In his Autumn Statement, Chancellor Jeremy Hunt announced an overhaul of important aspects of insurance regulation known as Solvency II rules.
Insurance industry lobbyists claim that their proposed reforms to Solvency II will enable firms to release billions of pounds of capital for investment in energy and infrastructure, but campaigners warn that they could water down protections for consumers and the wider economy.
The Bank of England’s Prudential Regulation Authority has clashed with the Treasury on this in recent months, with Deputy Governor Sam Woods warning that new rules must not be a ‘free lunch’ for the industry.
The Financial Times reports that an agreement on Solvency had been part of a “wider discussion” that could see the Treasury drop its proposal to give ministers the power to “call in” regulators and challenge regulatory decisions, which the Bank of England governor has also opposed.
Hunt also confirmed that he had scrapped Liz Truss’ plans to review the remit of the Bank of England, which he said had done an ‘outstanding job’ of tackling inflation.
This is despite the government in 2013 having promised a new review of the monetary policy framework by the end of 2019, which has not yet happened.
September’s pension fund chaos was a warning sign of the fragility of our financial sector. Despite the Chancellor’s rhetoric about prioritising ‘stability’, this government is signalling it intends to push ahead with its reckless deregulatory agenda for the City of London.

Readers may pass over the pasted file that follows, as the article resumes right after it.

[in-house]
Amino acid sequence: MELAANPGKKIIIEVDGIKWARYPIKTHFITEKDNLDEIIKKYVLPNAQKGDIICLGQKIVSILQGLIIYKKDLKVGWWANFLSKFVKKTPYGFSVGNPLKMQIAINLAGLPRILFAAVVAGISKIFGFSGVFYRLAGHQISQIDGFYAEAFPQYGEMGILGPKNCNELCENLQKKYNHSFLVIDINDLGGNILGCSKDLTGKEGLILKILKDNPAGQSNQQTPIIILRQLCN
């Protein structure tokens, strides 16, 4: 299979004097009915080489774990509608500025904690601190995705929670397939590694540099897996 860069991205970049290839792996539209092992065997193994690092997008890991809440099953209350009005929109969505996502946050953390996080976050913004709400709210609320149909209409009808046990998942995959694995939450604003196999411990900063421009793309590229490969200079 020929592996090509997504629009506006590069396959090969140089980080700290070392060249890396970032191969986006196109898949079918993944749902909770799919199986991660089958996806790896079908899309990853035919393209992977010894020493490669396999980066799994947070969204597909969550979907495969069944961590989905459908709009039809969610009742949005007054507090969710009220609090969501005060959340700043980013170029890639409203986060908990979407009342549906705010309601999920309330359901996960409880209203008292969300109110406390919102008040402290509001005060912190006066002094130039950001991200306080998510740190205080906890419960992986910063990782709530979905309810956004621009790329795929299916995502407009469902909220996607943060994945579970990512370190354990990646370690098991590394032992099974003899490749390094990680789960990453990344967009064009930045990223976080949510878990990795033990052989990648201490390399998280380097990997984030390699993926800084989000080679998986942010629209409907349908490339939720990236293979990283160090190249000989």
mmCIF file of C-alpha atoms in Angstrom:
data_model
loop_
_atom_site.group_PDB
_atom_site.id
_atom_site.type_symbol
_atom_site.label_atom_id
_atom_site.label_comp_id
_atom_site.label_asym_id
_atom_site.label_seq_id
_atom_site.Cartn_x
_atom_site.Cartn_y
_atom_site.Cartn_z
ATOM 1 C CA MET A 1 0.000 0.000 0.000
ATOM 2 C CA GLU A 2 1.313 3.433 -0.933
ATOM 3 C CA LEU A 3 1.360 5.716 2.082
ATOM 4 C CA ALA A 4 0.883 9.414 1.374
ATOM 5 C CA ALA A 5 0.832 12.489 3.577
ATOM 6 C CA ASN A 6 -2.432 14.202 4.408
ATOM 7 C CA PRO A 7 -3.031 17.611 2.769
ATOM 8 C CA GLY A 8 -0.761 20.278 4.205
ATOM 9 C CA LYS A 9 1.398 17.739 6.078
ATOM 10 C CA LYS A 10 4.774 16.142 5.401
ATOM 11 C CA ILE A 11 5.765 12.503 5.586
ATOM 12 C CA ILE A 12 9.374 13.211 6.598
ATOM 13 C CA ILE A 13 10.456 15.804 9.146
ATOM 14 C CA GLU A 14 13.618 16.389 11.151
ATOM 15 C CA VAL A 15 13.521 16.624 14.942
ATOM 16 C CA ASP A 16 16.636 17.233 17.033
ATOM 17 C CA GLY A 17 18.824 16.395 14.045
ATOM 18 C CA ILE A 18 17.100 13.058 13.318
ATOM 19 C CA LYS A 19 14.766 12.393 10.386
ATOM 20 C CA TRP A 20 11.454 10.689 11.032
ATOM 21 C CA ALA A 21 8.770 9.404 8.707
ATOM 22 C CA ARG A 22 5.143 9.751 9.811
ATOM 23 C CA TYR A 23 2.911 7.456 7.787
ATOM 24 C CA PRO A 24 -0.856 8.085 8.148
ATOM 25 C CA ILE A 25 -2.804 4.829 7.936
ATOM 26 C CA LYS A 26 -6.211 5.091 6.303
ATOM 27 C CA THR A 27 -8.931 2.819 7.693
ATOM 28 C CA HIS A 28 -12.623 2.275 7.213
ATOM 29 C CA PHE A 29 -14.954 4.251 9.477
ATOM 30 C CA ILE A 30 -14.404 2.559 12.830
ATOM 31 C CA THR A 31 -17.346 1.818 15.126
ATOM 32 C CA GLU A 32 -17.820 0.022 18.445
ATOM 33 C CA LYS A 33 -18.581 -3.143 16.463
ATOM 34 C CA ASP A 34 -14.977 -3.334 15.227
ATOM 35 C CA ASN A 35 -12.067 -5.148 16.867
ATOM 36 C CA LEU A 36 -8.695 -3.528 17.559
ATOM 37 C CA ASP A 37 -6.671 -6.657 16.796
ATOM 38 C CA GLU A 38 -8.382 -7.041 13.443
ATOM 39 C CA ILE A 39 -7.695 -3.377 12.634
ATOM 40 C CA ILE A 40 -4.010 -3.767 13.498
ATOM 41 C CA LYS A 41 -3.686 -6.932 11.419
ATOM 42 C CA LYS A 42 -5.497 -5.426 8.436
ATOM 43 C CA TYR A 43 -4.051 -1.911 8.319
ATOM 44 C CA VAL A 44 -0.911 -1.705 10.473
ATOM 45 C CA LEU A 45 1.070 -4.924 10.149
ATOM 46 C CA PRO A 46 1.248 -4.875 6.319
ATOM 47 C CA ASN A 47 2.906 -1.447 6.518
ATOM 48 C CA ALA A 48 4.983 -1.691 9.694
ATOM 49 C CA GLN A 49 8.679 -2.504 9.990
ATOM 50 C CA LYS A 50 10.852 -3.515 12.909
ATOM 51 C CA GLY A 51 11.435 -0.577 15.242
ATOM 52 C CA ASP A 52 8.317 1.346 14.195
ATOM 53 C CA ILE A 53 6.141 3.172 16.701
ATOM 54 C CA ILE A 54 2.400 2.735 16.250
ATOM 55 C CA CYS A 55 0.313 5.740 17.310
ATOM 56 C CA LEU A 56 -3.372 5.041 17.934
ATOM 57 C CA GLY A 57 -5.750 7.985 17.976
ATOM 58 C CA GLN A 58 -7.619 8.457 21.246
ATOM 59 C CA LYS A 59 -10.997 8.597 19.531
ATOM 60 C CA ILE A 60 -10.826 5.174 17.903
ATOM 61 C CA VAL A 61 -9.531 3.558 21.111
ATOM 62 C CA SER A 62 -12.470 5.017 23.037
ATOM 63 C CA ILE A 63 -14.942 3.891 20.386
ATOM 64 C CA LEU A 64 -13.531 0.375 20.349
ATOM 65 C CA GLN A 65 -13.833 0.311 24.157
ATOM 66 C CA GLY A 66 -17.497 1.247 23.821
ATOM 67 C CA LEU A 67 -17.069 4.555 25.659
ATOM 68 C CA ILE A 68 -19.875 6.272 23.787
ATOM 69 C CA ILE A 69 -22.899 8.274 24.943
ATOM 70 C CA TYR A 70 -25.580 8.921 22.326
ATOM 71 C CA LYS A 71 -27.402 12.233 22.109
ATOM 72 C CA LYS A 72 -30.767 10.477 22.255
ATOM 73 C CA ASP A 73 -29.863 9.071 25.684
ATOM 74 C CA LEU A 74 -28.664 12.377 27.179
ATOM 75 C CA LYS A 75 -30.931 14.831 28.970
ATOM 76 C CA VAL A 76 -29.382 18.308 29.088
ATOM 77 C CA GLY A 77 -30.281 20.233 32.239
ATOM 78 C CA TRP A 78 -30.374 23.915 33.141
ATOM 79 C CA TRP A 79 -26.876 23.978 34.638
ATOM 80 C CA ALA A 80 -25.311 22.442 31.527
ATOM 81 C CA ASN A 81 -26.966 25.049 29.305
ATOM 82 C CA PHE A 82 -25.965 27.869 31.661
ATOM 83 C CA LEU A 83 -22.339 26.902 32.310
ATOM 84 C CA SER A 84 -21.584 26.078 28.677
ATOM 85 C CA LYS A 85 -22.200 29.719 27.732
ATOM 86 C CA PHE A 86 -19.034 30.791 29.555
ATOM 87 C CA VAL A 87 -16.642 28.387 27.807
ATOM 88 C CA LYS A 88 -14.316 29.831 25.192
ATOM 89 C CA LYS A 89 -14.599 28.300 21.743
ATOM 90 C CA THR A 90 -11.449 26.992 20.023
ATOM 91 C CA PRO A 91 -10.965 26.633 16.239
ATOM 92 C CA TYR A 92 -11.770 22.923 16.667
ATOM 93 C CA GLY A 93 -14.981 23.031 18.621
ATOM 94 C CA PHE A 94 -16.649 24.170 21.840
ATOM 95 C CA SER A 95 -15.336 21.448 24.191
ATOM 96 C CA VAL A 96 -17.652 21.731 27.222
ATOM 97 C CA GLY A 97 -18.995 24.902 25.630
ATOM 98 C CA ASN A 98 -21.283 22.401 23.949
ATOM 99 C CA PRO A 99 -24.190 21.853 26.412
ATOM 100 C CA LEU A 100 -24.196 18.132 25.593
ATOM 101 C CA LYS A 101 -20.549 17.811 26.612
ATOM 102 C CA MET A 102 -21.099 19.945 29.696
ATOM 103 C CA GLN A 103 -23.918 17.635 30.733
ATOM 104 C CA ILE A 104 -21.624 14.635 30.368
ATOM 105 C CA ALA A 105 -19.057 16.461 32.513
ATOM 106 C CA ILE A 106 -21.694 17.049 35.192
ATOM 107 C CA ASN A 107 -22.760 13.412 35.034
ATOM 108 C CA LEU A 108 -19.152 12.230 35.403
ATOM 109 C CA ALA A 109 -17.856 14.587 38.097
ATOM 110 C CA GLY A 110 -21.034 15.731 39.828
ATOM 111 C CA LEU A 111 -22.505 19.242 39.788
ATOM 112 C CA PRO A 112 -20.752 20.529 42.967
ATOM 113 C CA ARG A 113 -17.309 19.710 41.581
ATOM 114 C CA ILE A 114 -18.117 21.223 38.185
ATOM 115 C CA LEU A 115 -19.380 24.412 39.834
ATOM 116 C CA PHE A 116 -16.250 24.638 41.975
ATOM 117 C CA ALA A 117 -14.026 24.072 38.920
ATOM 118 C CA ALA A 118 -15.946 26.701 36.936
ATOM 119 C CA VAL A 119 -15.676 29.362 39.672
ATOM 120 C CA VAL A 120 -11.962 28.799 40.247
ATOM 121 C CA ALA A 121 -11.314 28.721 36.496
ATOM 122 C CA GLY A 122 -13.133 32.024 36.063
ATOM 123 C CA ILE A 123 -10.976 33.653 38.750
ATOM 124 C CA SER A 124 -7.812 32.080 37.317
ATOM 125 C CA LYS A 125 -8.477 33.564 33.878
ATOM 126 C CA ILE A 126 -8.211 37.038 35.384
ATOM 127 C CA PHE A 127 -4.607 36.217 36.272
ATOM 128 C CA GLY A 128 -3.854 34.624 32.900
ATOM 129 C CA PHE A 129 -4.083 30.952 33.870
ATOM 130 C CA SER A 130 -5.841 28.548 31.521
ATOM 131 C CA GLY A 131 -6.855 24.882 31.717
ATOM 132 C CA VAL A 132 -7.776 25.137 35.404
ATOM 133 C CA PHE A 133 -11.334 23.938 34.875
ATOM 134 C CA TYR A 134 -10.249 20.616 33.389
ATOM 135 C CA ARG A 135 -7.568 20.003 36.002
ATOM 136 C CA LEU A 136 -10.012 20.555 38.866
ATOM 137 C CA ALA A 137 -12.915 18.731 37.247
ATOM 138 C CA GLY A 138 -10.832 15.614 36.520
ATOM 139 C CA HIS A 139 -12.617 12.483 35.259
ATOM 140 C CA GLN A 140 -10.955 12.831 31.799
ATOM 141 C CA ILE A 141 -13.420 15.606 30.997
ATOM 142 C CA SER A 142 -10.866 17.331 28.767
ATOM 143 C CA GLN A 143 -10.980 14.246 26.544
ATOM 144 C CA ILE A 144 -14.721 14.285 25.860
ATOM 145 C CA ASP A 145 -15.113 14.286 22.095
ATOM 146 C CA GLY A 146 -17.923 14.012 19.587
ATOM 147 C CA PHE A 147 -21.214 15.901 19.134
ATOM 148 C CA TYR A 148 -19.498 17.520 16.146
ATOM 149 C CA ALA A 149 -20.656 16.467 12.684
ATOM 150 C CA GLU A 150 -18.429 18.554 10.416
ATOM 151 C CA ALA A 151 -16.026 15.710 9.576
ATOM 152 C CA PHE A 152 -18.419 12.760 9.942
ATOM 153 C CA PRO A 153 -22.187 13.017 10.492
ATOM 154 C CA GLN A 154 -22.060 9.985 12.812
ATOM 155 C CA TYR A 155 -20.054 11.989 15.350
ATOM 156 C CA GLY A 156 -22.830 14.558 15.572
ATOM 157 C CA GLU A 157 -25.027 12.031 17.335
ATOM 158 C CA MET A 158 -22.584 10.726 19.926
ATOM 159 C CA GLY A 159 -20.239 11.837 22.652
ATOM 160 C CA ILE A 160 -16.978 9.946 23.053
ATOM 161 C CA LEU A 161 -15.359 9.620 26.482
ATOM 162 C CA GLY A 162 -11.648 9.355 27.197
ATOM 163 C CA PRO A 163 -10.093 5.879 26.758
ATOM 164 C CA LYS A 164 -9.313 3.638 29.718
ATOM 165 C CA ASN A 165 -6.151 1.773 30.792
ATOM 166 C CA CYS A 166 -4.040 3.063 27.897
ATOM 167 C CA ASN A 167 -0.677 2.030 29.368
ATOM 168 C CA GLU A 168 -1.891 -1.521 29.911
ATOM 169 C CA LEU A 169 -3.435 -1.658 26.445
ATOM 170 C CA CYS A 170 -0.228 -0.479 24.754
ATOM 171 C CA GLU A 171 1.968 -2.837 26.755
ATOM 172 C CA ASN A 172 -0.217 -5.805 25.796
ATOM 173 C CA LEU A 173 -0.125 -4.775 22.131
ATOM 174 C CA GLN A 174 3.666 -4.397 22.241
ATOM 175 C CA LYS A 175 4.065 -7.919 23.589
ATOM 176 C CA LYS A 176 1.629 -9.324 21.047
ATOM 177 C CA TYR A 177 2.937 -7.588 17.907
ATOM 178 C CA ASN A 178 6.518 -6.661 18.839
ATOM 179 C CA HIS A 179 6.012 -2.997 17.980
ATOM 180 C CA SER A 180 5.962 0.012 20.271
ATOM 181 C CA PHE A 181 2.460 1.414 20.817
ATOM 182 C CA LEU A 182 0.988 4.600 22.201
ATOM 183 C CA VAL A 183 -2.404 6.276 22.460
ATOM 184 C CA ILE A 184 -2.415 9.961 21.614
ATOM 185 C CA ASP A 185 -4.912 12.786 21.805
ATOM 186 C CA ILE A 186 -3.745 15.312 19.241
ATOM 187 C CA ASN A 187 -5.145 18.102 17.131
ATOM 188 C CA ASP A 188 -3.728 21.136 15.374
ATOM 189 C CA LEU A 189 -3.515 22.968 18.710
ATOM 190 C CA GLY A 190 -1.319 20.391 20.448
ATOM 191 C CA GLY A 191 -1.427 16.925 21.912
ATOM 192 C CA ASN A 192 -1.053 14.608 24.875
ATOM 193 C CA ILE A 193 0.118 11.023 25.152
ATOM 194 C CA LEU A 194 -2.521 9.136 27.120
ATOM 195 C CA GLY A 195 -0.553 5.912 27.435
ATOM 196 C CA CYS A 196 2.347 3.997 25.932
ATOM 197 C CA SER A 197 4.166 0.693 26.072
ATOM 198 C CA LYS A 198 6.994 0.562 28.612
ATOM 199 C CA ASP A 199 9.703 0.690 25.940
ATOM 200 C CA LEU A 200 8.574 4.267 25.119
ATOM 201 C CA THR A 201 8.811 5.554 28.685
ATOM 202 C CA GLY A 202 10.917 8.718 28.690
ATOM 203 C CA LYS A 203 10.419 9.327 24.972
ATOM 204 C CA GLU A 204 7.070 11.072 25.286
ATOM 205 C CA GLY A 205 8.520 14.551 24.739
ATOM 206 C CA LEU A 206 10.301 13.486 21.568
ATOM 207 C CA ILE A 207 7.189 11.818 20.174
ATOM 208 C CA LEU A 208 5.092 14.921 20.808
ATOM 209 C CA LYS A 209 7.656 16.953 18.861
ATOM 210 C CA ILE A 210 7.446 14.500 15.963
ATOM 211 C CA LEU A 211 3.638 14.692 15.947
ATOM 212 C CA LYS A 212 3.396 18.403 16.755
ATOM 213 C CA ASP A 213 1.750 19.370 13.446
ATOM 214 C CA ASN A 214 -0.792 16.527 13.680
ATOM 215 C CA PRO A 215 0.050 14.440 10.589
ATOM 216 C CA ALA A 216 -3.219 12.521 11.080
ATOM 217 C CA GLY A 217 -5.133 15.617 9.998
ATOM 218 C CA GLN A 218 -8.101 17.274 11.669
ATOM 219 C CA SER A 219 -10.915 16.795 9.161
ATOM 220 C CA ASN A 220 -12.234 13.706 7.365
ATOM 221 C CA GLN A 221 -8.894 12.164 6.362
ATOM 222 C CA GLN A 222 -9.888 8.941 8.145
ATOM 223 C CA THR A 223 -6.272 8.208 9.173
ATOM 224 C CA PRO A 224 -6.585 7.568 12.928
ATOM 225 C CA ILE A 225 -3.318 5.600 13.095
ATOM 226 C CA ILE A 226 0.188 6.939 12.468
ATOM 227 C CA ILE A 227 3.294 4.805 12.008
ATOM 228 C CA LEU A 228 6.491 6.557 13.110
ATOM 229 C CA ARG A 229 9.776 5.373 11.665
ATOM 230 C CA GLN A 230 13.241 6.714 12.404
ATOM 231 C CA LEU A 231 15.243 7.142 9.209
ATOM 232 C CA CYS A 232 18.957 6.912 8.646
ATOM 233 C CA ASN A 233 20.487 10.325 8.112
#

The government has swallowed the insurance industry’s spin that deregulation via Solvency II reform will unlock tens of billions of pounds to invest in the economy.
Not only is there little reason to think that insurers will take advantage of deregulation to suddenly change course towards productive or socially useful investment, rather than increasing share buybacks or dividends, it’s also unclear how much capital they actually have to spare.
We shouldn’t be relying on risky deregulation to increase investment in energy and infrastructure – which will only cost the public more in the long-run.l
Positive Money’s live public petition argues that a review of the Monetary Policy Framework is long overdue:,
We need public investment to take a leading role in upgrading our economy.
The trouble is that the financial lobby spent over £17 million on influencing politics in 2020 and 2021.